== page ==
Authors: Mabry TM, Berbari EF, Sems SA, Mayo Clinic, Rochester, MN
Title: The Microbiology of Prosthetic Joint Infection Following Arthroplasty Treatment of Hip Fracture
Purpose: The purpose of this study was to describe the microbiology of prosthetic joint infection (PJI) following arthroplasty treatment of hip fracture.
Methods: Patients for whom arthroplasty was the initial treatment for acute hip fracture were identified using an institutional joint registry. Those patients requiring a reoperation for infection, defined as a positive preoperative or intraoperative culture, were then selected for a detailed retrospective review of prospectively collected data. Hip arthroplasties performed for the sequelae of hip fracture, such as nonunion, osteonecrosis, and post-traumatic arthritis, were excluded. Culture-negative hip infections, as well as non-operatively managed hip infections, were also excluded.
Results: Between March 1969 and November 2008, 3178 arthroplasties were performed for the treatment of acute hip fracture at our institution. The study group consists of 43 patients (1.4 percent) who required a reoperation for culture-positive infection. The median age was 79 years at the time of arthroplasty. 39 patients were treated with hemiarthroplasty, and 4 patients were treated with total hip arthroplasty. Preoperative antibiotics were administered in 41 cases. Antibiotic-impregnated bone cement was used in 17 cases. The median interval between arthroplasty and reoperation for infection was 27 days (range, 10 days to 18.7 years). 24 hips were diagnosed with deep infection within 30 days of arthroplasty. 34 hips were infected with a single organism, and 9 hips were infected with multiple organisms, for a total of 57 isolates (see Fig. 1). Staph. aureus was the most common (24), followed by coagulase-negative Staphylococci (14). 17 hip arthroplasties performed before the year 2000 became infected, of which 3 (18%) were due to methicillin-resistant staphylococci (MRSE-2, MRSA-1). 26 hip arthroplasties performed since 2000 became infected, and 15 (58%) were due to methicillin-resistant staphylococci (MRSA-8, MRSE-7).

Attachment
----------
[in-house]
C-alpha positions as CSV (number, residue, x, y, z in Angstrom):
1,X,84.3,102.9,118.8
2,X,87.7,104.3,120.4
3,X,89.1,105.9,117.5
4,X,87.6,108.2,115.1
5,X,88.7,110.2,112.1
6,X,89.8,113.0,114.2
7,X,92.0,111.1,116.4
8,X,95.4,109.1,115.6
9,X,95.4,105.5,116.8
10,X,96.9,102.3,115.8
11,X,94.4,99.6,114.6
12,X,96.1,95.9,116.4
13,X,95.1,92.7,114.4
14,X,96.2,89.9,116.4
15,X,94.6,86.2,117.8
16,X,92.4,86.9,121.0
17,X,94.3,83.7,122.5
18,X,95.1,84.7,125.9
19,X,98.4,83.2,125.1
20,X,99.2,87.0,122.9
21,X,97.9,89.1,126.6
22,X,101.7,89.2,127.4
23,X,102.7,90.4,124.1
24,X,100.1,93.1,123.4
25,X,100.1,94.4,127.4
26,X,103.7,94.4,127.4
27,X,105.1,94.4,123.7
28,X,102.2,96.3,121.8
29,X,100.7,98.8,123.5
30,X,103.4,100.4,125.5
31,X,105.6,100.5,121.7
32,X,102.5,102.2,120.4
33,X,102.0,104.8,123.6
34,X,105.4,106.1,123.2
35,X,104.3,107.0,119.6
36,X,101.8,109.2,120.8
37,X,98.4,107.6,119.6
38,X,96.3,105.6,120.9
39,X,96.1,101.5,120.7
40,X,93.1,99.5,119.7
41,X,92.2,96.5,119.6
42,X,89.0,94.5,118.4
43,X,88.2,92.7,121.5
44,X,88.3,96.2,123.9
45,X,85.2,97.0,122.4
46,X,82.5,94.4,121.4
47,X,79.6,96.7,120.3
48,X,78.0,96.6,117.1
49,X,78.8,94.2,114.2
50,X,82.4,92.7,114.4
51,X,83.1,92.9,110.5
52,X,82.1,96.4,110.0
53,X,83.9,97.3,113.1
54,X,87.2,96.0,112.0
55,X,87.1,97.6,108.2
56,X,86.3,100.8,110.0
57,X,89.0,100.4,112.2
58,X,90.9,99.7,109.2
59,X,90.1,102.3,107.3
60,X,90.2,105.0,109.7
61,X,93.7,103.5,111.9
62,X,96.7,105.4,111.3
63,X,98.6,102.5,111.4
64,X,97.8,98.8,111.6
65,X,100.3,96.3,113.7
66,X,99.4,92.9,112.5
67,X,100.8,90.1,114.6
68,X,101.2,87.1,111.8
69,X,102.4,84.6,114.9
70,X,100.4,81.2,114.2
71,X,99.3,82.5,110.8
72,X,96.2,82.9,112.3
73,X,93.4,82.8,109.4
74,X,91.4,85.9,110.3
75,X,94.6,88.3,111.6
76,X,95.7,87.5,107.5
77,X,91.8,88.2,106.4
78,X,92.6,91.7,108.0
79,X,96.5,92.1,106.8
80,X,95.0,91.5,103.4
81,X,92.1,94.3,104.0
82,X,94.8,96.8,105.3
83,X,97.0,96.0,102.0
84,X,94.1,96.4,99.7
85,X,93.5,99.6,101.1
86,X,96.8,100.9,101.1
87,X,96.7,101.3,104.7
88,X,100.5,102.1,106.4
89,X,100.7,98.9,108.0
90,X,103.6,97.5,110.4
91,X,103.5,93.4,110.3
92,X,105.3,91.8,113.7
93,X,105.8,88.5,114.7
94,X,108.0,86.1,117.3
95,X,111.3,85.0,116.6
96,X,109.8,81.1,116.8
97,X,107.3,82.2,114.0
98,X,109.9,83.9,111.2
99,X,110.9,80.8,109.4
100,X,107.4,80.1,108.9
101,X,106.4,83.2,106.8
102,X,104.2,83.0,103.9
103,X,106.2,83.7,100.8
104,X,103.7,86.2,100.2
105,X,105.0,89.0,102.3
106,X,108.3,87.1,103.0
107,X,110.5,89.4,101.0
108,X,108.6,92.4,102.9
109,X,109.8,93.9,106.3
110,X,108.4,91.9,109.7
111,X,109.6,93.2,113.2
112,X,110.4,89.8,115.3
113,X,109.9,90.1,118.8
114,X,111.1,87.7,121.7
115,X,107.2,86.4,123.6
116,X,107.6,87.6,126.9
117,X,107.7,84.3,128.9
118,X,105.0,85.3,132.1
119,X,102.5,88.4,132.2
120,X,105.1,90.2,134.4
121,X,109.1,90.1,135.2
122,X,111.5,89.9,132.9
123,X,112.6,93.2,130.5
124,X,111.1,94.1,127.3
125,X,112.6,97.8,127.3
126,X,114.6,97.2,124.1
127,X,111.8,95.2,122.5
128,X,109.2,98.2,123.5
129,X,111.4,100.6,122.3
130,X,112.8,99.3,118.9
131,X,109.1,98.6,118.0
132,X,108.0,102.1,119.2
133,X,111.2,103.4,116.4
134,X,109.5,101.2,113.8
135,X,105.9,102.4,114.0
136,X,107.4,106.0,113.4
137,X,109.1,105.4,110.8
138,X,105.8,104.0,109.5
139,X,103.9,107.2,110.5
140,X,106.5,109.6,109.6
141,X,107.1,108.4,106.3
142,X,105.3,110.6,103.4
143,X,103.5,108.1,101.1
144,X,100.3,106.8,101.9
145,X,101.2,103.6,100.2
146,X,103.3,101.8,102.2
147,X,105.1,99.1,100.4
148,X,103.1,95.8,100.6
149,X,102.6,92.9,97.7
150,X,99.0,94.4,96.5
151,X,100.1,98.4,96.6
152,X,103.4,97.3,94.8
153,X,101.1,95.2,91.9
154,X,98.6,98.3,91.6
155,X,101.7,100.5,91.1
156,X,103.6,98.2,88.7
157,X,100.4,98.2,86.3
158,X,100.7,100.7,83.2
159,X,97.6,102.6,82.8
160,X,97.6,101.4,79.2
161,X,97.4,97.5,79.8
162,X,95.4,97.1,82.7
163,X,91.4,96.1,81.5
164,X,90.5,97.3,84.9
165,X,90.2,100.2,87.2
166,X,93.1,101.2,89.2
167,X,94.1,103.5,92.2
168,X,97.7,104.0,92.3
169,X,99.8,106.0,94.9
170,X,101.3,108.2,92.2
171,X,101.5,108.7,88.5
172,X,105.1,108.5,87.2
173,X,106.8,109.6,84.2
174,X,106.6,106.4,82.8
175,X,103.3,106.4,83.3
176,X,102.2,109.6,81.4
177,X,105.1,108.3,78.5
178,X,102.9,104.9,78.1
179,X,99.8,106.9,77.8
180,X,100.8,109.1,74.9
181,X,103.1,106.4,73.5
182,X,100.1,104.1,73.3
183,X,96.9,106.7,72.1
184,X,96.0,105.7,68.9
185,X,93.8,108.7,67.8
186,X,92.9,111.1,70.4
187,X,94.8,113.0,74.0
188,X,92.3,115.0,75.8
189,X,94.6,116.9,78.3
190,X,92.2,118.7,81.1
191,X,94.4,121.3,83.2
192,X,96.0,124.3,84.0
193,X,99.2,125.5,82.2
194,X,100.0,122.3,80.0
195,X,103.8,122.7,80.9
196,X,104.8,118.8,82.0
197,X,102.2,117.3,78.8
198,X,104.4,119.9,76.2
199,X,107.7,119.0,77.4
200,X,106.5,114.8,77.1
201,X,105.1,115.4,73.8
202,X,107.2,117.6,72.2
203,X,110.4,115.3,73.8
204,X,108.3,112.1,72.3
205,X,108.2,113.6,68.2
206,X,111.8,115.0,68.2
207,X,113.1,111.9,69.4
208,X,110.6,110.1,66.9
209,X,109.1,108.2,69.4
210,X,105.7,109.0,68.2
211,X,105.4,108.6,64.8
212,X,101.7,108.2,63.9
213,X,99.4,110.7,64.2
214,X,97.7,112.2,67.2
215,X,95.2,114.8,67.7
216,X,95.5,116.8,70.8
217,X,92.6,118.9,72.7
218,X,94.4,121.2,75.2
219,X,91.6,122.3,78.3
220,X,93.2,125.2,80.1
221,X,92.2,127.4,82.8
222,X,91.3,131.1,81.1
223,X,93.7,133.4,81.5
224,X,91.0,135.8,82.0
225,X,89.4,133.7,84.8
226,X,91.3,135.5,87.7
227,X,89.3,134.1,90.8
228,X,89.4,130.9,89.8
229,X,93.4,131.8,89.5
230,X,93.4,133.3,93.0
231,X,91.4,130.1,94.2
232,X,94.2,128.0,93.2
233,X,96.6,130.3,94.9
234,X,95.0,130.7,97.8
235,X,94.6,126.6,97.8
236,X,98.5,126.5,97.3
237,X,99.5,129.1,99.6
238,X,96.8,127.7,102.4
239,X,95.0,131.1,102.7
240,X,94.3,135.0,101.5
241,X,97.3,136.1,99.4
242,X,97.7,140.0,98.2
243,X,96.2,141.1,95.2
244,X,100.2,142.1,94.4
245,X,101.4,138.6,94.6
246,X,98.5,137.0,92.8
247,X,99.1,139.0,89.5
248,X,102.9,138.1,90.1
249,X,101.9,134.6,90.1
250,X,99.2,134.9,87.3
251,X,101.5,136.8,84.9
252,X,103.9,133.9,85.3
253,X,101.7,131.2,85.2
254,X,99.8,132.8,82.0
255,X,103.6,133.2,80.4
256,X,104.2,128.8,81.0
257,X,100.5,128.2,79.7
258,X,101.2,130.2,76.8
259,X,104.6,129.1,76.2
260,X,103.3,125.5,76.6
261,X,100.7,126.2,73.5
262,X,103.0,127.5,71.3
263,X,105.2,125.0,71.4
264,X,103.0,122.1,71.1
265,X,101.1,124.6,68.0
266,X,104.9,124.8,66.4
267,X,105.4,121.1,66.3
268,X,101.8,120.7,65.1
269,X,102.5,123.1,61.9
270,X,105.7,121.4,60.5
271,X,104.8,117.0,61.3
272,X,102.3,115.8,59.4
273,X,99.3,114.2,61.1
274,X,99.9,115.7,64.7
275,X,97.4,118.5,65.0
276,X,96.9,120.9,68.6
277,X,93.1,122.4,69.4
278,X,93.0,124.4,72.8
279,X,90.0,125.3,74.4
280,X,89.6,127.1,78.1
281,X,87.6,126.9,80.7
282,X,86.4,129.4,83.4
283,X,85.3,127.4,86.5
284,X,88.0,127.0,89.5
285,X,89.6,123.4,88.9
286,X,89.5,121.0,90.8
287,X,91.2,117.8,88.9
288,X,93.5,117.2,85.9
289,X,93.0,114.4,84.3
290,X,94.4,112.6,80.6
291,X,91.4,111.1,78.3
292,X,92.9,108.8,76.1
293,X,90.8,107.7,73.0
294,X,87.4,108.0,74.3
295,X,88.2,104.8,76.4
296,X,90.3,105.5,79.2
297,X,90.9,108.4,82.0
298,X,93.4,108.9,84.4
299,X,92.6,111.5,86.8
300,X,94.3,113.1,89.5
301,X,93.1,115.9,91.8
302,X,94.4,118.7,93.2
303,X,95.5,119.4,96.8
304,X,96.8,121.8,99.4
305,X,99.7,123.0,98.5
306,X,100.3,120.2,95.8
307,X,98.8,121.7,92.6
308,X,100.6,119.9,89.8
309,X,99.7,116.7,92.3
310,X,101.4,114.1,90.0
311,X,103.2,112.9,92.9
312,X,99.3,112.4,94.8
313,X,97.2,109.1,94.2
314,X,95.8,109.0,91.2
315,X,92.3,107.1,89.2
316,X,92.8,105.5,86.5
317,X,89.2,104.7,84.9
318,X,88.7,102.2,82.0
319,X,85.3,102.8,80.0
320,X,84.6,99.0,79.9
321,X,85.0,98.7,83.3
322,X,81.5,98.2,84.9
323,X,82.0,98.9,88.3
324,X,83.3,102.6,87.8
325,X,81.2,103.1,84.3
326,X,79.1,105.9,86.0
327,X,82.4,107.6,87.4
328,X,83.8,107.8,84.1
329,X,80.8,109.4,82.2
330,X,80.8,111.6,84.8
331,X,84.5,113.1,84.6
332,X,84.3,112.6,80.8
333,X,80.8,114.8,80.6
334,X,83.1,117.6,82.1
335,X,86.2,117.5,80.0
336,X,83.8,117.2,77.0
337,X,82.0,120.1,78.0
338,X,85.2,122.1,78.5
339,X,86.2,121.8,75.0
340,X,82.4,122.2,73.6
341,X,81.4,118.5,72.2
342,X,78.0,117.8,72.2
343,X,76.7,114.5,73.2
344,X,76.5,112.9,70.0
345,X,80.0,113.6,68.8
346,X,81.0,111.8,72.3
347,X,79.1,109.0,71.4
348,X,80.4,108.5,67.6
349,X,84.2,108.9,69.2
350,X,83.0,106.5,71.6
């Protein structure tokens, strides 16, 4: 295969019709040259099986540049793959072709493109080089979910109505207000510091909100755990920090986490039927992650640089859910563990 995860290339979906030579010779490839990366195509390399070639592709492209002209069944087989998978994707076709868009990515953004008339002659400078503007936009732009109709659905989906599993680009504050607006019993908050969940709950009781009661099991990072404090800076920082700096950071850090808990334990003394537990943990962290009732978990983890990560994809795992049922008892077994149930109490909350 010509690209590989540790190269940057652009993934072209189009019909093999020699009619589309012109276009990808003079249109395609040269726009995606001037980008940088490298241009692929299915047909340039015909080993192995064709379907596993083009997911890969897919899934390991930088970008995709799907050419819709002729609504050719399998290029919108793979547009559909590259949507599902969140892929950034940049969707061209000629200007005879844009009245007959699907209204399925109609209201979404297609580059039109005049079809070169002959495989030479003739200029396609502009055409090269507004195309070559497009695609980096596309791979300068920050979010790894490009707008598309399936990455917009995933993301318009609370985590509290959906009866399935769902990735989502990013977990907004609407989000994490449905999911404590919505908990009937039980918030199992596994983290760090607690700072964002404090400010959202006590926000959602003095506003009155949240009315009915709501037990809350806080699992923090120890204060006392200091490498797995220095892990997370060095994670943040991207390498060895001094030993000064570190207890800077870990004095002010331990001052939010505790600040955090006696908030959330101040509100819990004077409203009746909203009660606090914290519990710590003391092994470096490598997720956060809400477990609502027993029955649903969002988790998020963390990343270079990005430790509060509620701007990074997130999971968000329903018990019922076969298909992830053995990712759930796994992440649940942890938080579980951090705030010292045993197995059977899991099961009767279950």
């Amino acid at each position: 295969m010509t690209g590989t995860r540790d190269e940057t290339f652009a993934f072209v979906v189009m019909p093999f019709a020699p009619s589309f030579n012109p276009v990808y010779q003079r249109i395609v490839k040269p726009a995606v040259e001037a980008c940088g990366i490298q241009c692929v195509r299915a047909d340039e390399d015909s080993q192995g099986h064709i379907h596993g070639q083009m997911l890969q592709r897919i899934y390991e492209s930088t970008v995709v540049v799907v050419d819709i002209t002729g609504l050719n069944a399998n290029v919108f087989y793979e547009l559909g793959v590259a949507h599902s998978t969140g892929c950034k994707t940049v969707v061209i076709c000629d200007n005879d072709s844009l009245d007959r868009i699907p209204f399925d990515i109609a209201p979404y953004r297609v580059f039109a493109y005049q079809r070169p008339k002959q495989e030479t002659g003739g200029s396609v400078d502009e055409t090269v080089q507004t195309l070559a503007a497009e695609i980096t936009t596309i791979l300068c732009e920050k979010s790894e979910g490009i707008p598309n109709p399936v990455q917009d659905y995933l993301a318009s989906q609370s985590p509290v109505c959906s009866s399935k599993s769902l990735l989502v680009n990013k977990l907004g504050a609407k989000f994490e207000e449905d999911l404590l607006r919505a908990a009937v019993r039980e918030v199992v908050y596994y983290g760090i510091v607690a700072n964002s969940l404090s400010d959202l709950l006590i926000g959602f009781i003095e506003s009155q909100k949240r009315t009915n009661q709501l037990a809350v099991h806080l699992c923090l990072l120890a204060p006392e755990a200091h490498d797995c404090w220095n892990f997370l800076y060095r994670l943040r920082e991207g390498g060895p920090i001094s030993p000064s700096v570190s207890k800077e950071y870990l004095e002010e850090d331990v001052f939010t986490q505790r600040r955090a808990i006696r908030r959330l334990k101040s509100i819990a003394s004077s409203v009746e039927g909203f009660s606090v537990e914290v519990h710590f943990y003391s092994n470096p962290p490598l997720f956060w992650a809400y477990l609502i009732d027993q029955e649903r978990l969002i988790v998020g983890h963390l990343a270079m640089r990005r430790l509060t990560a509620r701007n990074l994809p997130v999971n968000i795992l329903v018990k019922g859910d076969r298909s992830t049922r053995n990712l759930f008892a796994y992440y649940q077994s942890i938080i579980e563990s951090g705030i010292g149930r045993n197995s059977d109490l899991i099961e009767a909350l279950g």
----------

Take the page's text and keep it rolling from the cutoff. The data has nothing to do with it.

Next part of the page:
Discuassion and Conclusion: The number of hip fractures requiring arthroplasty treatment is expected to rise in parallel with the growing population of older adults. Prosthetic joint infection following hip arthroplasty is a relatively rare, but devastating complication. Previous studies have analyzed the microbiology of infection following elective total joint replacement or following hip fracture surgery with a variety of implants. This study described the microbiology of PJI in a large cohort of acute hip fracture patients treated exclusively with arthroplasty at a single institution.
The most striking finding was the high rate of drug resistance among the isolated organisms. In fact, methicillin-resistant staphylococci were identified in the majority of cases treated over the past ten years. Strategies aimed at reducing the burden of drug-resistant infection in the hip fracture population are urgently needed.